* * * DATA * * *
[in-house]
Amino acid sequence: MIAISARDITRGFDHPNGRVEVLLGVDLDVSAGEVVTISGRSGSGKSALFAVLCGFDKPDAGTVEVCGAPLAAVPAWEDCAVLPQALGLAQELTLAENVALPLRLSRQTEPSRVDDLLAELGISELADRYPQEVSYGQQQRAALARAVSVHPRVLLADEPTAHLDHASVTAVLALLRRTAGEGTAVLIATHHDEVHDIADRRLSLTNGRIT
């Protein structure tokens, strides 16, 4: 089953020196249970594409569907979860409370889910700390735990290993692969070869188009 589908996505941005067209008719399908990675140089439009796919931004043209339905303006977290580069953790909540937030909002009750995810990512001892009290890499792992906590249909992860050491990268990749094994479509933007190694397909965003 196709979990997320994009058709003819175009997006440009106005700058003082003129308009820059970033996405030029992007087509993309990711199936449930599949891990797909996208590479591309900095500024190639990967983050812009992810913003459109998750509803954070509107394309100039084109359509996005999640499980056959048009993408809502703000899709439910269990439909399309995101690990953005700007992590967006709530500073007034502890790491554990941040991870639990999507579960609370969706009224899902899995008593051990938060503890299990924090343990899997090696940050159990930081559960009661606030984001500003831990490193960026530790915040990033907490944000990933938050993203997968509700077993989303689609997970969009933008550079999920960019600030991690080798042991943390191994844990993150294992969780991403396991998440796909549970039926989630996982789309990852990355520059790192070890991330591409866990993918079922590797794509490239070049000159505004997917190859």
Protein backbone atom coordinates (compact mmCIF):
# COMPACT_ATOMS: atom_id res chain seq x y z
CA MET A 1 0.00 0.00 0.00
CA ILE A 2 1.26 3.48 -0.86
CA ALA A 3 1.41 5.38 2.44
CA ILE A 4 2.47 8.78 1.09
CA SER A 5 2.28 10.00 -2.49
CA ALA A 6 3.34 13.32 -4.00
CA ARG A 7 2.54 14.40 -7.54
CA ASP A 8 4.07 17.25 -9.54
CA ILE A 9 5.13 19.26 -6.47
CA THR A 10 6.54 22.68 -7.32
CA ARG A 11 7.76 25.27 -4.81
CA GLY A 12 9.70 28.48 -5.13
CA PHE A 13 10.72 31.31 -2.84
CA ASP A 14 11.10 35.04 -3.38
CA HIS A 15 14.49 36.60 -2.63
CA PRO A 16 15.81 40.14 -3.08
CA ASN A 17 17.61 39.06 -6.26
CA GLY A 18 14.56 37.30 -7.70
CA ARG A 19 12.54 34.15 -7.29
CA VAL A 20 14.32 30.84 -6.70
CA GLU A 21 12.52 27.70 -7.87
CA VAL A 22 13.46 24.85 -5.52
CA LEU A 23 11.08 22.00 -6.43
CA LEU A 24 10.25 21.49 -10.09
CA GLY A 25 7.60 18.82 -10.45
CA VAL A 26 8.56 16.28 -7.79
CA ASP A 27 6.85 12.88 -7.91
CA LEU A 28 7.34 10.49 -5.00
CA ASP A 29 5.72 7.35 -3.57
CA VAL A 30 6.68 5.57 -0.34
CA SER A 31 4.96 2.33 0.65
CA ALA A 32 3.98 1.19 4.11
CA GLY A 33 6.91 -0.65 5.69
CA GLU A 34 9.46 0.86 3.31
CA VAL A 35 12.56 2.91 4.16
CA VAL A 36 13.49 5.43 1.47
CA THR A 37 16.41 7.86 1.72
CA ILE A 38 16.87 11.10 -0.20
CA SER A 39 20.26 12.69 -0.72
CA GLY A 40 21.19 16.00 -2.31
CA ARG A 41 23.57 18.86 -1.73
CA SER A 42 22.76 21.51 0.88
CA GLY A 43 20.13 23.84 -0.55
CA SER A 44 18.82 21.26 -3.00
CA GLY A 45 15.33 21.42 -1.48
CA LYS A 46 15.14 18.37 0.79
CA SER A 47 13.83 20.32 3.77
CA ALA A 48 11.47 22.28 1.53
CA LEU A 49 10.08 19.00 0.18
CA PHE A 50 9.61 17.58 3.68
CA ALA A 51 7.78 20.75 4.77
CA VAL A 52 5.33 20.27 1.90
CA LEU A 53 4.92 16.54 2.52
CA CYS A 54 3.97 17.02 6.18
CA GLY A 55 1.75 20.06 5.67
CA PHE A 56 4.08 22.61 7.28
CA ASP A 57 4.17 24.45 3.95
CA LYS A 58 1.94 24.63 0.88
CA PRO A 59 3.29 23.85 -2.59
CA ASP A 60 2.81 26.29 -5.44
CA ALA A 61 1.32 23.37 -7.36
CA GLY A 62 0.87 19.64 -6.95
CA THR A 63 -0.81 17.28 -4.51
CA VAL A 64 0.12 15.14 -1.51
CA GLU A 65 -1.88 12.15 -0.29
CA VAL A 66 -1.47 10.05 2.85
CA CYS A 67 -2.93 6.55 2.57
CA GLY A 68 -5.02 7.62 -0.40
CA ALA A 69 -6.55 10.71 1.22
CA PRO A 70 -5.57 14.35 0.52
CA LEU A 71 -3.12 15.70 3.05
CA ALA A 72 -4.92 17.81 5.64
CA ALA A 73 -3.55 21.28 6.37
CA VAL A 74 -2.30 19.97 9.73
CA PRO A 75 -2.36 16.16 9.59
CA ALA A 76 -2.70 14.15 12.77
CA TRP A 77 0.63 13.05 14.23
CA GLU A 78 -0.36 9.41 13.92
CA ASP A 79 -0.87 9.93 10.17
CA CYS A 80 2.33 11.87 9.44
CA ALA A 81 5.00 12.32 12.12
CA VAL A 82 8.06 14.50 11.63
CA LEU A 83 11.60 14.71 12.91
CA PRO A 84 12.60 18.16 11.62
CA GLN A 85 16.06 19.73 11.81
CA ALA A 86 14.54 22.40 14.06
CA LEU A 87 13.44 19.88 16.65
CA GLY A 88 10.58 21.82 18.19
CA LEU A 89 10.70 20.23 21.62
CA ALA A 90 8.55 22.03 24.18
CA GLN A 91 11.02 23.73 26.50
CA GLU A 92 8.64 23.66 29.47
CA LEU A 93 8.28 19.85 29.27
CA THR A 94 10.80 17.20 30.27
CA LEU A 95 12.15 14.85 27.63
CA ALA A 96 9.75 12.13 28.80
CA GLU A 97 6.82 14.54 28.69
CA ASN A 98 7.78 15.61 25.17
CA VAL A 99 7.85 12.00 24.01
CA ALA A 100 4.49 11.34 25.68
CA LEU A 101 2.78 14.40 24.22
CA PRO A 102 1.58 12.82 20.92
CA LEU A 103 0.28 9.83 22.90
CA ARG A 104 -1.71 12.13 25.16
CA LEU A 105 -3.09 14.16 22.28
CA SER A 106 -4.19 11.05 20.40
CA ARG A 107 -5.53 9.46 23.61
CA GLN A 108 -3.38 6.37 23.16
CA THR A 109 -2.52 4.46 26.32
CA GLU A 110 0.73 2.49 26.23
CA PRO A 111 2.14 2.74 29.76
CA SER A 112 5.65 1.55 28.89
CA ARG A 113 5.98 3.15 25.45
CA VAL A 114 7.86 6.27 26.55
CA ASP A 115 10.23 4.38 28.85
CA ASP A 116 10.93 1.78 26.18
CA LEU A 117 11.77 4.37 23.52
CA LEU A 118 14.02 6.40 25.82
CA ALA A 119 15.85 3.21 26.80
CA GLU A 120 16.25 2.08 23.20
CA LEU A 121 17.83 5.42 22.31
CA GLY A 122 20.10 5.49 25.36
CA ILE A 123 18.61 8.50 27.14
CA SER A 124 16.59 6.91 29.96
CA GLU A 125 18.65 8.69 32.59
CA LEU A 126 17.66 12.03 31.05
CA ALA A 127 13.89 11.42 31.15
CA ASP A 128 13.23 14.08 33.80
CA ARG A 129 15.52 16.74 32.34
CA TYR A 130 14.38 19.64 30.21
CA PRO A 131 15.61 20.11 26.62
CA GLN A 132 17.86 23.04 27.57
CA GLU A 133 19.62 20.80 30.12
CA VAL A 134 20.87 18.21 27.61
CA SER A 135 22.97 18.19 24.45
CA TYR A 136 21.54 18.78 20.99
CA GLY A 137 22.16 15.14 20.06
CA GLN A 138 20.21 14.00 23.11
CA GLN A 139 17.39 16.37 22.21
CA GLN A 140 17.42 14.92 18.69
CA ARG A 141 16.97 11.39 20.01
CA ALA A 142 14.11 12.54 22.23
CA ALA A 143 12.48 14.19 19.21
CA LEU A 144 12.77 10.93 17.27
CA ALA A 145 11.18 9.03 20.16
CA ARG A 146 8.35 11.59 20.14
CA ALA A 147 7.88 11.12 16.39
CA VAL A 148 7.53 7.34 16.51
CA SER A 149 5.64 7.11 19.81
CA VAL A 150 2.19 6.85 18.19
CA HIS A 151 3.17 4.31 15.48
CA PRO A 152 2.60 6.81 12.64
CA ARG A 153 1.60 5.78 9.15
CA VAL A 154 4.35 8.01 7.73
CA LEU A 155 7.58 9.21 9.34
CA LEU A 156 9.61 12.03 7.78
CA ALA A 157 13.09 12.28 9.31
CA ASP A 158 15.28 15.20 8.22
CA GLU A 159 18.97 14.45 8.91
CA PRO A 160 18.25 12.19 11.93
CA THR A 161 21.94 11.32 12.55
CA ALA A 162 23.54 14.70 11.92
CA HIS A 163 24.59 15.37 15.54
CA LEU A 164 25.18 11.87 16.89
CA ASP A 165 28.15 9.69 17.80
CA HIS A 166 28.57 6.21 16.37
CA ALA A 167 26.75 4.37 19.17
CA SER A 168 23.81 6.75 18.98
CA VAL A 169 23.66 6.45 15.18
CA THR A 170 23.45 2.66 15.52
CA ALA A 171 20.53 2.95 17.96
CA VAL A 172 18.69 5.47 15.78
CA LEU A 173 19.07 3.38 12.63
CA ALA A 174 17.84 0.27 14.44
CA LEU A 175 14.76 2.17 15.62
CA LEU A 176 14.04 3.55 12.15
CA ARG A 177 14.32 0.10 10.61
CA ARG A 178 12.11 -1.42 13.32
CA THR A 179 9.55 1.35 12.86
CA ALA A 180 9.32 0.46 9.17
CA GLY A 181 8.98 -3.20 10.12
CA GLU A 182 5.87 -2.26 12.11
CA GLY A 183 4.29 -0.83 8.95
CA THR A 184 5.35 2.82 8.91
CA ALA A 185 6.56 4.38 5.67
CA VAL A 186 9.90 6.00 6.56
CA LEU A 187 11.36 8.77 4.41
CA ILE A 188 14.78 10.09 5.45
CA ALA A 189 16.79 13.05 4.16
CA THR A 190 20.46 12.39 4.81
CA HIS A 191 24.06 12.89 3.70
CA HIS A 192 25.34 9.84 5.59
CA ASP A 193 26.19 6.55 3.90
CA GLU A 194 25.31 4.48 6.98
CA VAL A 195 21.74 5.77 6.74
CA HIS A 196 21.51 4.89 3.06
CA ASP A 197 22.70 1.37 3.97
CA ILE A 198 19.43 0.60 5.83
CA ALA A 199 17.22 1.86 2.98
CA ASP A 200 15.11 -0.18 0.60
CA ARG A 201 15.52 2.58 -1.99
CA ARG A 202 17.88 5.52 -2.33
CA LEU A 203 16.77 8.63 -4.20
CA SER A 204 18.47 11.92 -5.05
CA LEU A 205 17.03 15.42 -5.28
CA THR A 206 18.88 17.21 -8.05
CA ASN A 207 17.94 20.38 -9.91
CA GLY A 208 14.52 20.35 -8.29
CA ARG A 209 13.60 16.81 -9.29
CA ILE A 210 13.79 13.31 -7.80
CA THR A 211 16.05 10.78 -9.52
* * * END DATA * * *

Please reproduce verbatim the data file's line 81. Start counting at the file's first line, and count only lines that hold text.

CA ALA A 76 -2.70 14.15 12.77